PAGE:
I do speaking events and workshops on a regular basis and probably the most common question I get asked is about how much time a business owner should spend marketing their business. They also ask when and how frequently should this marketing take place.
Well, despite popular belief, marketing shouldn’t be treated like an event.
I totally understand that many find it overwhelming when you think about how much there is to do and how many tools you could be working with. And when you think about website updates, blogging, article writing and targeted campaigns, marketing can start to sound like a tremendous burden. The trick is to think of it as a system and make certain elements part of your day to day routine and I’m going to show you how to do that.
The most successful businesses on the planet got there not only because of an amazing product, but also because they created a streamlined, replicable and consistent system for delivering those products and services to market. I think it’s interesting how we all know the benefit of systems and many of us actually use them in other aspects of our business already. For example, we usually have a consistent methodology for delivering our product or service, and we usually have a routine for invoicing and paying our own bills. Interestingly enough, we don’t employ the same philosophy when it comes to marketing our business.
You already have a number of routines in your life that you’ve made work successfully for years. You have your morning routine that helps you get out the door every day, so we both know you can do it. I strongly advocate for you to put that kind of routine activity into your marketing, and you’ll be surprised at the results you’ll soon start to see.
I suggest everyone create their own routine because successful marketing really comes down to regular and consistent efforts. In terms of the amount of time you should be dedicating to marketing your business, I recommend creating a routine of 30 minutes a day and an additional 1.5 hours once or twice a week to take on some of those larger projects that will really move the business forward.
Below you’ll find a sample marketing routine that addresses the kinds of marketing activities that can be done on a daily, weekly, monthly and quarterly basis. Breaking activities down into the level of frequency required will be helpful for you. Again, this is a sample. Pick and choose ideas from this sample routine to start.
- Select those social media channels (LinkedIn, Facebook, Twitter, Google+, etc.) for which you’ll deliver daily posts. Post your update first thing in the morning and maybe a posting later in the day. Spend no more than 10 or 15 minutes. Take a few minutes later in the day to respond and engage to those who commented on your posts. And if you need something to help keep you on task, use a timer. When the time is up, you move on to the next task on your ‘to do’ list.
- For some social media tools, like YouTube, a weekly update is appropriate. Again, you decide which tools you use based on where your prospects hang out.
- Hand-written notes—Call it Follow-up Friday if it makes you more consistent (concept borrowed from Keith Ferrazzi who wrote Never Eat Alone). Send at least 2 hand-written note cards to clients, colleagues, strategic alliances, etc.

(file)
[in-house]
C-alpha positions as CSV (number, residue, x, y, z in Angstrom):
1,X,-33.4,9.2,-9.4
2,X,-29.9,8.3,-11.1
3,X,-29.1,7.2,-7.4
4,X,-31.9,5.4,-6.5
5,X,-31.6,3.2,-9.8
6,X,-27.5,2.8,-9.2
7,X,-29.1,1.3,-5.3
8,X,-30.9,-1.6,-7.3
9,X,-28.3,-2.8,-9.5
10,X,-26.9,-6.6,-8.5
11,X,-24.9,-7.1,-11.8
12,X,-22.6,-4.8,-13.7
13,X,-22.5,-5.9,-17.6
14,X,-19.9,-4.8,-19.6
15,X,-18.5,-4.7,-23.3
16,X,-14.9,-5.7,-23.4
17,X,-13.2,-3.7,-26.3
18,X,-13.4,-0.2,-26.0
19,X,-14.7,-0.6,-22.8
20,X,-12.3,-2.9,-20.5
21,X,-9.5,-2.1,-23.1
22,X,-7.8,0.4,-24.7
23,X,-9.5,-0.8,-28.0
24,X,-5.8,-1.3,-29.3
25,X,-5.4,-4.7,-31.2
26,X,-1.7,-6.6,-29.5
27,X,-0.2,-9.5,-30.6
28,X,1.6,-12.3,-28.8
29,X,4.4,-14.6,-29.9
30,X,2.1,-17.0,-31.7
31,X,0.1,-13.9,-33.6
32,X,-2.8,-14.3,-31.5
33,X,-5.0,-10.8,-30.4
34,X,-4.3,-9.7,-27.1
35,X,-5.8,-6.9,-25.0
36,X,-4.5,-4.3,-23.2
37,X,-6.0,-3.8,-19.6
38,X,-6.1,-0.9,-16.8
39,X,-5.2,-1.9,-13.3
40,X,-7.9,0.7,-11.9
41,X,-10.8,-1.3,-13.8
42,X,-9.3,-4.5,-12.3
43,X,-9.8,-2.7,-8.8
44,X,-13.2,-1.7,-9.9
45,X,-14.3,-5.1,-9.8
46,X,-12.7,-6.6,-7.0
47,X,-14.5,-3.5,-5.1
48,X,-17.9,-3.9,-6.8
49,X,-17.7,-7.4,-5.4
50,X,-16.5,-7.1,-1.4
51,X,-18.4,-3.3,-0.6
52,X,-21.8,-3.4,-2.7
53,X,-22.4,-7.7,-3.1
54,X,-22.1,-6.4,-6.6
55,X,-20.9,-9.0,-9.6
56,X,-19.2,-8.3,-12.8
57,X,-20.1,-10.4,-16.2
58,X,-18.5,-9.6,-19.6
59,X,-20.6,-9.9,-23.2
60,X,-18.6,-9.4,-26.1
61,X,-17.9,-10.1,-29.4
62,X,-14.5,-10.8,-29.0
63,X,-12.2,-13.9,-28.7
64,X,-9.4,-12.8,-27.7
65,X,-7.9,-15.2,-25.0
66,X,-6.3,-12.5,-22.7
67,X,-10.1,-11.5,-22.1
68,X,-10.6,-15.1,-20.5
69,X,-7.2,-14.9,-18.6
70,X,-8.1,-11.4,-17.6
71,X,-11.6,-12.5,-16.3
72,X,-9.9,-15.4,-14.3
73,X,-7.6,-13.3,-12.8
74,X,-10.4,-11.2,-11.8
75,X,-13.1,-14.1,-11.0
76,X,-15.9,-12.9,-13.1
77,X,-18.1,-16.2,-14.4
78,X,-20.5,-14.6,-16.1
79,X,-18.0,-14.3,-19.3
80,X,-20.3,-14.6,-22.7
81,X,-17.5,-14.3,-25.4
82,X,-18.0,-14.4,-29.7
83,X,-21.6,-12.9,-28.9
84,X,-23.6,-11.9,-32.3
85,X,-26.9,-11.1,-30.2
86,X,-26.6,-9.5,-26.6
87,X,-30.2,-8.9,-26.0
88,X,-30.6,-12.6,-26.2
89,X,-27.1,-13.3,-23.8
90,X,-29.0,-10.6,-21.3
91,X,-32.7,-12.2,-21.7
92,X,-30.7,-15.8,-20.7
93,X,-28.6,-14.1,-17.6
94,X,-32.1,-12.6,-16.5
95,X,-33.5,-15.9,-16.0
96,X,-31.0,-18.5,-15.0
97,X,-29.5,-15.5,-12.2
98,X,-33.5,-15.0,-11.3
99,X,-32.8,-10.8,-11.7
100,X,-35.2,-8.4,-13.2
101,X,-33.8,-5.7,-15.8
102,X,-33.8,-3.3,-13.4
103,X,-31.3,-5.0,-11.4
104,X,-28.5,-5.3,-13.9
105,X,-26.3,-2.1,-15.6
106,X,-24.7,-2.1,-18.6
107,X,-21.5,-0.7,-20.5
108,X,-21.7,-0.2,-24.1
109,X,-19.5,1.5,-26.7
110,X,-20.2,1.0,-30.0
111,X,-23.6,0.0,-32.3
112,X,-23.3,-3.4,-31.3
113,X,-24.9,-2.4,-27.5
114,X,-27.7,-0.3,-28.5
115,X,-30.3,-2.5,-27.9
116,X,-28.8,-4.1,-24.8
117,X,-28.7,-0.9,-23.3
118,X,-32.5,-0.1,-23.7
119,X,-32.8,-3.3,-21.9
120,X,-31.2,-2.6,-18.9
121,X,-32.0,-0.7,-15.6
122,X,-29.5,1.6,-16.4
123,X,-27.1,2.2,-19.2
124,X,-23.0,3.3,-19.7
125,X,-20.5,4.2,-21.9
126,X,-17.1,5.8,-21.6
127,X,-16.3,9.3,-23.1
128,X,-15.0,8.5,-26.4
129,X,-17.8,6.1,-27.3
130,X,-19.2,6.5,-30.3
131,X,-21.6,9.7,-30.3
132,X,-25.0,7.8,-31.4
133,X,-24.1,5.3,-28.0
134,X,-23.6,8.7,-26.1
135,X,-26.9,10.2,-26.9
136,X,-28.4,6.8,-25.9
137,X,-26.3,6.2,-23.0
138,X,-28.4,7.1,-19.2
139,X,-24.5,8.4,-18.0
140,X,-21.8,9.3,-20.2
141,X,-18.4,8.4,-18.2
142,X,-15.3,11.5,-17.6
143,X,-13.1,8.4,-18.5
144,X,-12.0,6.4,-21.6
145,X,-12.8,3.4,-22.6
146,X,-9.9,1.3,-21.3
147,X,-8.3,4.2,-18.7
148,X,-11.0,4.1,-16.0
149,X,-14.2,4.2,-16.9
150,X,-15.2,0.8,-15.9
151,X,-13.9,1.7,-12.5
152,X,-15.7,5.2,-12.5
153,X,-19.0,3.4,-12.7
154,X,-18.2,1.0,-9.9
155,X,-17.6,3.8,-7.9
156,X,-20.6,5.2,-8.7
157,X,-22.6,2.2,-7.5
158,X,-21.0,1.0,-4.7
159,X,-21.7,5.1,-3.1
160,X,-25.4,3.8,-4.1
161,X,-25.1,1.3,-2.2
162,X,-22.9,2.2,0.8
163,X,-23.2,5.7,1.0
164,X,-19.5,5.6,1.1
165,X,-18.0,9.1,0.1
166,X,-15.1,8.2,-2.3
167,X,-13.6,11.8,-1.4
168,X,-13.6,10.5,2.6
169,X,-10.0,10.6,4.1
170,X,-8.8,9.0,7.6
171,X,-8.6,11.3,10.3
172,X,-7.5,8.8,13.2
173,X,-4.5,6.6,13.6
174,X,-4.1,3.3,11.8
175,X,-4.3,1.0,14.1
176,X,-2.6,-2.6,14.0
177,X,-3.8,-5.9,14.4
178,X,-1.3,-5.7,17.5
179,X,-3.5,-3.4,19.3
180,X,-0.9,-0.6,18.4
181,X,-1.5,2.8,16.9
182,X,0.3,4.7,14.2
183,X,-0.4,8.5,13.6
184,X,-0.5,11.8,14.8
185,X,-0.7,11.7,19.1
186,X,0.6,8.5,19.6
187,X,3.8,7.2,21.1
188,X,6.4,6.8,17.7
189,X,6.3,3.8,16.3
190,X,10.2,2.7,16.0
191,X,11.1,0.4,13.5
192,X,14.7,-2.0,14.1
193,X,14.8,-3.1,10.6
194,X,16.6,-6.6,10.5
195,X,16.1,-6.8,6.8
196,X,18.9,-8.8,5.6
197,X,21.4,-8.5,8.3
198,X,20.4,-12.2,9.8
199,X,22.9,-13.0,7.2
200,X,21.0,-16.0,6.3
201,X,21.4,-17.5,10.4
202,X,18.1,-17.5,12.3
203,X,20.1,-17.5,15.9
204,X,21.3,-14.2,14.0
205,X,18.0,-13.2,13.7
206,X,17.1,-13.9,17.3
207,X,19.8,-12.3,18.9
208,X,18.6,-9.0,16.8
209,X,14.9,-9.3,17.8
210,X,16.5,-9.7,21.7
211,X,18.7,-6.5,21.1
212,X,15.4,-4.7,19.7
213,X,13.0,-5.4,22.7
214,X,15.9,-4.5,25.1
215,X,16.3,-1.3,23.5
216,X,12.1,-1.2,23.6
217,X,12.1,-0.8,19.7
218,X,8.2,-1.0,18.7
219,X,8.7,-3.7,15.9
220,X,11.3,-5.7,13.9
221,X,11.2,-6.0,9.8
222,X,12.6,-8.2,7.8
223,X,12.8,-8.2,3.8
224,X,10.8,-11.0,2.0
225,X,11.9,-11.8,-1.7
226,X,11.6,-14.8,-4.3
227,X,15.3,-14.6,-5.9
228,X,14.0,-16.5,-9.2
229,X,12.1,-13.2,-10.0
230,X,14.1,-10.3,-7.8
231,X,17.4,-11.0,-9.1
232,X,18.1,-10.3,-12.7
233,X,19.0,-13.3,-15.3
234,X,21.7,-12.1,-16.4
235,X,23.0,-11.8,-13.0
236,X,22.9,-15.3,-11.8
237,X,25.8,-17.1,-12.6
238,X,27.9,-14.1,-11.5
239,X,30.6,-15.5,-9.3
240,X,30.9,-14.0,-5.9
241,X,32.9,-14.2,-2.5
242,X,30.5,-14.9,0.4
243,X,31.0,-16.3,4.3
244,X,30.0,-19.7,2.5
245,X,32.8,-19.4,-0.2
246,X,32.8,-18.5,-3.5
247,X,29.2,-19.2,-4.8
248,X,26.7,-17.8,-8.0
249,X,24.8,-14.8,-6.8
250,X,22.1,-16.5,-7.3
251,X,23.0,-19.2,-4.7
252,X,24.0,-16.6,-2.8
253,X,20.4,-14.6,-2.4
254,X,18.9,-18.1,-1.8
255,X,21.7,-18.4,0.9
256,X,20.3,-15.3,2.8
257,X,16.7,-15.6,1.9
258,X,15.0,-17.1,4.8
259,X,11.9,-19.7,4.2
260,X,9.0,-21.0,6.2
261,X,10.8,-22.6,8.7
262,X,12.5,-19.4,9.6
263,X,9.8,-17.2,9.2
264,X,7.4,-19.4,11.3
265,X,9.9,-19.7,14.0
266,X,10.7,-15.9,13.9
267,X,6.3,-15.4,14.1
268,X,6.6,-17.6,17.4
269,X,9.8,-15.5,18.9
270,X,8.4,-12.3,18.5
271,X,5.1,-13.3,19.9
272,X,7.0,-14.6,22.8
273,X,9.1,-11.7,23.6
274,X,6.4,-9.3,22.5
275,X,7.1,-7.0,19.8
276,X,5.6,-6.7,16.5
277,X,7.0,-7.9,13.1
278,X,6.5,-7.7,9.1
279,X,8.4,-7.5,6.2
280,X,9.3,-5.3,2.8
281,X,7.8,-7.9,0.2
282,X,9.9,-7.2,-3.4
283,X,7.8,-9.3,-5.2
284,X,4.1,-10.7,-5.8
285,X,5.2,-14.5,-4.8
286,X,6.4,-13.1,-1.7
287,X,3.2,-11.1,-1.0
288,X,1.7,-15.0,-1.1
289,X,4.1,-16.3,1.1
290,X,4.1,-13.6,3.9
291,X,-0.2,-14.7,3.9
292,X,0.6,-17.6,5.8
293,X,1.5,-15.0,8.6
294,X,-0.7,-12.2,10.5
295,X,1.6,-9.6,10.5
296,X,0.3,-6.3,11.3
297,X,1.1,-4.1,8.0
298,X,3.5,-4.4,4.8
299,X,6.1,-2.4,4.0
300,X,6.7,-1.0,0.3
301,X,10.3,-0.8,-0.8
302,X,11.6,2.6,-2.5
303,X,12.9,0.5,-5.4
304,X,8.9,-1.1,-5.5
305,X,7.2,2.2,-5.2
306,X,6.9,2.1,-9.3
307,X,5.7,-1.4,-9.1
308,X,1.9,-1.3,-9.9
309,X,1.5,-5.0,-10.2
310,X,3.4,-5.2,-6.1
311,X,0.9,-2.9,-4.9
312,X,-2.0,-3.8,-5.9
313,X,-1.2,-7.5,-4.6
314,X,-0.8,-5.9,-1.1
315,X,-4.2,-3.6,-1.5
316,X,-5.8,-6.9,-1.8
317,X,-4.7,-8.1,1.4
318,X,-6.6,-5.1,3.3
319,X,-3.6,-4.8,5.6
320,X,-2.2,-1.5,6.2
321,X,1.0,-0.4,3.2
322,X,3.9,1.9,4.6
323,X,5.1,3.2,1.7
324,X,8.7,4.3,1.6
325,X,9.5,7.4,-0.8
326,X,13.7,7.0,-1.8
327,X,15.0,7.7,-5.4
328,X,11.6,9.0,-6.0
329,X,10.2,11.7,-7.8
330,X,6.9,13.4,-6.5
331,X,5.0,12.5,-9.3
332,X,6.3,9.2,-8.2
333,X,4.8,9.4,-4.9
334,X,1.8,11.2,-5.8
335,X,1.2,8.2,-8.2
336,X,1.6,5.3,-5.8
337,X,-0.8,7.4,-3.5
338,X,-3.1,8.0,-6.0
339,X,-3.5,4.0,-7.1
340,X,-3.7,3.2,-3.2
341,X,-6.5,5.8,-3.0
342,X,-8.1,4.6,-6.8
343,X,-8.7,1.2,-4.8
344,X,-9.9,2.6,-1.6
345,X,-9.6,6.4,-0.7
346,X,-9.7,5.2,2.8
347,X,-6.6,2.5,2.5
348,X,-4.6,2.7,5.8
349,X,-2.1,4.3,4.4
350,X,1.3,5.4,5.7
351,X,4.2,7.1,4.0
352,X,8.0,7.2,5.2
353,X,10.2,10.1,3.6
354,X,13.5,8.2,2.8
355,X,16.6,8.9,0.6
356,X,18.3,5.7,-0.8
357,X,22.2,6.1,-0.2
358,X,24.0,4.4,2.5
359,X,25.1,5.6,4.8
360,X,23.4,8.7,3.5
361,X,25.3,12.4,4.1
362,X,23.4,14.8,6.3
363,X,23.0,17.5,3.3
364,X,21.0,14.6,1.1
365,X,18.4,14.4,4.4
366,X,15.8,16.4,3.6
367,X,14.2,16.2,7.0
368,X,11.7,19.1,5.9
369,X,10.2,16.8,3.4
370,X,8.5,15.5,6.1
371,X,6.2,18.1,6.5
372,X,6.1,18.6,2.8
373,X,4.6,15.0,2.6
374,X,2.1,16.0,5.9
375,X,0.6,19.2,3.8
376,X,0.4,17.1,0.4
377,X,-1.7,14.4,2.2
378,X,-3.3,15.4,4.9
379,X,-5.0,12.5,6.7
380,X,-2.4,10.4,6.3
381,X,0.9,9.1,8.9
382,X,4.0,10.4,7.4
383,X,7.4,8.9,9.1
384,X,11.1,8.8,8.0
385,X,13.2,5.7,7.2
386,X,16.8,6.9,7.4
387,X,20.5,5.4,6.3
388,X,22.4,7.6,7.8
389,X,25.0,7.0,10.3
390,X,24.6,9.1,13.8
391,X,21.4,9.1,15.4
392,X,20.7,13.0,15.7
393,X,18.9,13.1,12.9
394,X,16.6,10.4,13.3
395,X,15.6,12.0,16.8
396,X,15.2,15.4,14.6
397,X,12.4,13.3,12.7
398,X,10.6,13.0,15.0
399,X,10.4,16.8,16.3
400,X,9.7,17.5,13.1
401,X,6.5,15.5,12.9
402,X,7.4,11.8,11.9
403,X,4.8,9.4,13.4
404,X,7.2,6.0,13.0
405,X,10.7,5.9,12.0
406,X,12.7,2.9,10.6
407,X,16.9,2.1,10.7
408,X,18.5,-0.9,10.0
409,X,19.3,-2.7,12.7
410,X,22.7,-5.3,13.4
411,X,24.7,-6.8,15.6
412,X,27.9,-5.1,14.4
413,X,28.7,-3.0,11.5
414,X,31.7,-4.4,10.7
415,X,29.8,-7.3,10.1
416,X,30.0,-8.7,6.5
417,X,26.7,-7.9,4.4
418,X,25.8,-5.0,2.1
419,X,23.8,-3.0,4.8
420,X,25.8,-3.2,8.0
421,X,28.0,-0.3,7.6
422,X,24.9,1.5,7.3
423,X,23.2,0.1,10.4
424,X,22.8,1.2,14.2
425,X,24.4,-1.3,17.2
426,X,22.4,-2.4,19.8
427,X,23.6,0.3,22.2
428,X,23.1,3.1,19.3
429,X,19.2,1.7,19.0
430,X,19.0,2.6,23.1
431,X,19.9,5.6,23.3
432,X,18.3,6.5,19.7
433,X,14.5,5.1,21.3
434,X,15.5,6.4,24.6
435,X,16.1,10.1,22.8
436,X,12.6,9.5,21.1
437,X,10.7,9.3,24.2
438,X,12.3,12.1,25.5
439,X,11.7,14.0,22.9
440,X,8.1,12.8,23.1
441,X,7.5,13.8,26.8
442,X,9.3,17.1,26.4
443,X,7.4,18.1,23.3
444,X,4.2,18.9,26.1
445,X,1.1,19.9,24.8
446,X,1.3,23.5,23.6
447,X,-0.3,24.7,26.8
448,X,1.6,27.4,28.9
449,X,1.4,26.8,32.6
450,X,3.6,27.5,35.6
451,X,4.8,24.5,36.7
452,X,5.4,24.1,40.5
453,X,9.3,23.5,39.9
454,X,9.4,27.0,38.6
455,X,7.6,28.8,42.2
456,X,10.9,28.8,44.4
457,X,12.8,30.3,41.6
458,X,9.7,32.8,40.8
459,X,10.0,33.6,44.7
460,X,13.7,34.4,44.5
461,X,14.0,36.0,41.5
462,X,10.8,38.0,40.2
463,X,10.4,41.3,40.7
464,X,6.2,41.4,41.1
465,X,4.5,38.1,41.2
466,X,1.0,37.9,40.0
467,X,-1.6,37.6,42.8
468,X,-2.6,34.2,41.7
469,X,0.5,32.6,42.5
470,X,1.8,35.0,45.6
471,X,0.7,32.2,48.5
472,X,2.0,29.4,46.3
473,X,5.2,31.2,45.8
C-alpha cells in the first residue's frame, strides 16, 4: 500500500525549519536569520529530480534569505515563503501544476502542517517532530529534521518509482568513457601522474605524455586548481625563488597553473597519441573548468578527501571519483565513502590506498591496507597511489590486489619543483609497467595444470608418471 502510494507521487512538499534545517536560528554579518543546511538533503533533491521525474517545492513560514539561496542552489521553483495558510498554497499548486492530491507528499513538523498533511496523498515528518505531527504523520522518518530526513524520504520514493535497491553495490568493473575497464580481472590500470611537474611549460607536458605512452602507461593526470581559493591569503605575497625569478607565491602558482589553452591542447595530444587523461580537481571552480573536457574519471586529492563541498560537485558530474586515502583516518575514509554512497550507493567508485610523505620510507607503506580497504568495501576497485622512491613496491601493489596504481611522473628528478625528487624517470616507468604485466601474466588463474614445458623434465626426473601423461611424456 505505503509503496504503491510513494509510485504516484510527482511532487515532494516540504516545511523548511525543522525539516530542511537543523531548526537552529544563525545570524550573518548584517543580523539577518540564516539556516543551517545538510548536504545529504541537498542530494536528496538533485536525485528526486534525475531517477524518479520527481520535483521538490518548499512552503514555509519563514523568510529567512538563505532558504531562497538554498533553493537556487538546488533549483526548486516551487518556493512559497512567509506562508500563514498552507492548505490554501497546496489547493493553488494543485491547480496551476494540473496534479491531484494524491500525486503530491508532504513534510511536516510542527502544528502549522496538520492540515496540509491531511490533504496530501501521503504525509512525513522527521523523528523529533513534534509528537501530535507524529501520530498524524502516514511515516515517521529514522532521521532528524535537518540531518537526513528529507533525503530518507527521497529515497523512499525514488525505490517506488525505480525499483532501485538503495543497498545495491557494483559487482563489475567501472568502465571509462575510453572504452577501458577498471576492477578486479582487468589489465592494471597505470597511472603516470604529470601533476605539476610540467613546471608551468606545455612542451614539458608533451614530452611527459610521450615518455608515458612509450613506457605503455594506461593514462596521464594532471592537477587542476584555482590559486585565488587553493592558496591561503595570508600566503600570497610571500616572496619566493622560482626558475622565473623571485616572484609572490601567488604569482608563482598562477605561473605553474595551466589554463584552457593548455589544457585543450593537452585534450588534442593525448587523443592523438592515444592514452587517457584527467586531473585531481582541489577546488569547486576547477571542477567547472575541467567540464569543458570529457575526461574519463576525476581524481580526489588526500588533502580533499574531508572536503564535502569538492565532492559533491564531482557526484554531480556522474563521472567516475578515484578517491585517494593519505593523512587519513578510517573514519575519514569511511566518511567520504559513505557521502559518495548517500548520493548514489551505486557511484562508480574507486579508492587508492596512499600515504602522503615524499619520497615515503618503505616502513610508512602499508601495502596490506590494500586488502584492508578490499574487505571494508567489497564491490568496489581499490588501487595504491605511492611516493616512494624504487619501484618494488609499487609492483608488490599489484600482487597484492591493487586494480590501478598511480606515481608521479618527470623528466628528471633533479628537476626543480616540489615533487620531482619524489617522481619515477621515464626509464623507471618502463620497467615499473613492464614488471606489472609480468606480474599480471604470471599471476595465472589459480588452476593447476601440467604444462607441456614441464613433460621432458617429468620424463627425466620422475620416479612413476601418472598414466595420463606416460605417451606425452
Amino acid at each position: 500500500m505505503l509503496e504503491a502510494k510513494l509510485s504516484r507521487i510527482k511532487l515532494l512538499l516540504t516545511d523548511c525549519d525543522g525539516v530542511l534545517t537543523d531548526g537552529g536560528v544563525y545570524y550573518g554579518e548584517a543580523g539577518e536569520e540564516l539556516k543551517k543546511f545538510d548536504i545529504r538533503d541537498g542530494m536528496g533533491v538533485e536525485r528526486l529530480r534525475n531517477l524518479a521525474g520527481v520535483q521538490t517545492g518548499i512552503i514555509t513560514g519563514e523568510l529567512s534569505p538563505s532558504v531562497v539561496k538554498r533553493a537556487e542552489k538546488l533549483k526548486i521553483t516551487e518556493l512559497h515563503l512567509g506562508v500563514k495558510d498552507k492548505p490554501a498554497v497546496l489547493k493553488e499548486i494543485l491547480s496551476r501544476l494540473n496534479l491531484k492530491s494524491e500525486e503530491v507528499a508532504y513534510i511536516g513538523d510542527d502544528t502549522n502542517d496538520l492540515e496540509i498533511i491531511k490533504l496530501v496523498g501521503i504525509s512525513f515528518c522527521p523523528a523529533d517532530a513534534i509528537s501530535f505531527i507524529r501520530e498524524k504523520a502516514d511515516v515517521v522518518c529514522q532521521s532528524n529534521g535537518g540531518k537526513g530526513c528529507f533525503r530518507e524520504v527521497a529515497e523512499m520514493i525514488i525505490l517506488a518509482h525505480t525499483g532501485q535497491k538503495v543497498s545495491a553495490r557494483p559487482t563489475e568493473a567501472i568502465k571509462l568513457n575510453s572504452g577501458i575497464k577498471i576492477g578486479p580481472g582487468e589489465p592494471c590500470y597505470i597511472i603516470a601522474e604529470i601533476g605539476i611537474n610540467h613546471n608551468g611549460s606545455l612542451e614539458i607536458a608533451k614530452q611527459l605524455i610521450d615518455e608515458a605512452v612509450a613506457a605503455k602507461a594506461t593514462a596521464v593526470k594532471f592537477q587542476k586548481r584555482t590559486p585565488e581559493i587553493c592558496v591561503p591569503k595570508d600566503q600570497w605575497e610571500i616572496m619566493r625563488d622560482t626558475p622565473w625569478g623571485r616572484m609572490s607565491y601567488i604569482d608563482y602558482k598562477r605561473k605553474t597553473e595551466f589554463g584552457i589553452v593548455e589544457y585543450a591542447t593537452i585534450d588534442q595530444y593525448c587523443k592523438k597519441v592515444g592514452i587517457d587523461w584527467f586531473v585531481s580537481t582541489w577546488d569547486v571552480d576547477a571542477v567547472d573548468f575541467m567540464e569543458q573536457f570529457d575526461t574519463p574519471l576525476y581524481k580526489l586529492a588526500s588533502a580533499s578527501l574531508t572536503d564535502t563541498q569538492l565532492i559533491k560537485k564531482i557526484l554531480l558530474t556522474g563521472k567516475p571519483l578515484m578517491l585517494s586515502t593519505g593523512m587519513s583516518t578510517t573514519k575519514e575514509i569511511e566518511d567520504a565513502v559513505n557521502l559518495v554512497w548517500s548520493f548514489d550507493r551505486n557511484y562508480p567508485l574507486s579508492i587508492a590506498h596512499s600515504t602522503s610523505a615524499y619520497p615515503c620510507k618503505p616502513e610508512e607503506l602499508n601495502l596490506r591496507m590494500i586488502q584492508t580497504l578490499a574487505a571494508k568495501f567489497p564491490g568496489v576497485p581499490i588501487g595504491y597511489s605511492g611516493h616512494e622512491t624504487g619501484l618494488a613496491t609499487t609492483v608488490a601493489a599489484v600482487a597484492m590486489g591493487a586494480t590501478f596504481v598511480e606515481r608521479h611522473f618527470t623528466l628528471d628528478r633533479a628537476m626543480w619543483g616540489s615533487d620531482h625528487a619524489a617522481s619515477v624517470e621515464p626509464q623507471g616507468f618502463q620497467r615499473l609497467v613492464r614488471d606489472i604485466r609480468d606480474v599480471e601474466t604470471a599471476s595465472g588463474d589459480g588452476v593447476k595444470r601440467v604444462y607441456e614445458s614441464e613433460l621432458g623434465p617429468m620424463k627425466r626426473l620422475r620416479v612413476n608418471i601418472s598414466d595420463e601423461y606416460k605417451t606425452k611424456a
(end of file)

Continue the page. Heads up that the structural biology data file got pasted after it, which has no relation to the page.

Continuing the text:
- Blogging –use this to answer questions that come up from your clients and prospects. You meet with these people every single day and when they ask you questions, what you say is perfect content for your blog posts. Blog posts can be written, audio posts or even video. The idea is to play to your strengths.
- Website—update content on your website, particularly anything with dates.
- Newsletter—sending an electronic newsletter once a month gives you an opportunity to touch your clients and prospects once a month to keep yourself top of mind. Select a target date like the 15th of each month.
- Run a monthly campaign where you focus on a certain product or service or a certain market.
- Write an article to be submitted to various online article marketing sites.
- Strategic alliances—set a goal to meet with one of your strategic alliances every month.
- Speaking event—set a goal to do a speaking event once per quarter.
- Public Relations—try to acquire at least one mention from a public relations standpoint at least once a quarter. This could include actually be consulted as an expert or it could entail pitching an article concept to a writer or your involvement in a local charity event.
- Client Appreciation Event—The best way to approach an event like this is work with a few strategic partners. The idea is for each of you to invite some of your best clients as well as a few prospects. Use this event to highlight those clients who’ve had exceptional results to entice others to want to work with you and your partners as well.
Successful systems share a number of common characteristics—they have structure, they’re defined by a number of components, and there are inputs, processing, and outputs. Building a marketing system is all about getting all your ducks in a row. The idea here is getting them to work together so each gets benefit from the other.
And this makes perfect sense if you think about it in terms of your revenue stream. Most businesses only realize they need to be marketing their business when the revenue stream dries up. If you find your revenue stream has extreme peaks and valleys, it’s quite likely that your marketing efforts also do the same thing. Marketing is really about developing that know, like, and trust factor and that doesn’t happen overnight—which gives you even more evidence to suggest marketing has to take place on a routine and regular basis for it to be successful because it takes time and multiple touches.
Put your ducks to work. Take care of them. Feed them. Observe them, and measure their results. Give them an update from time to time so they work more and more efficiently.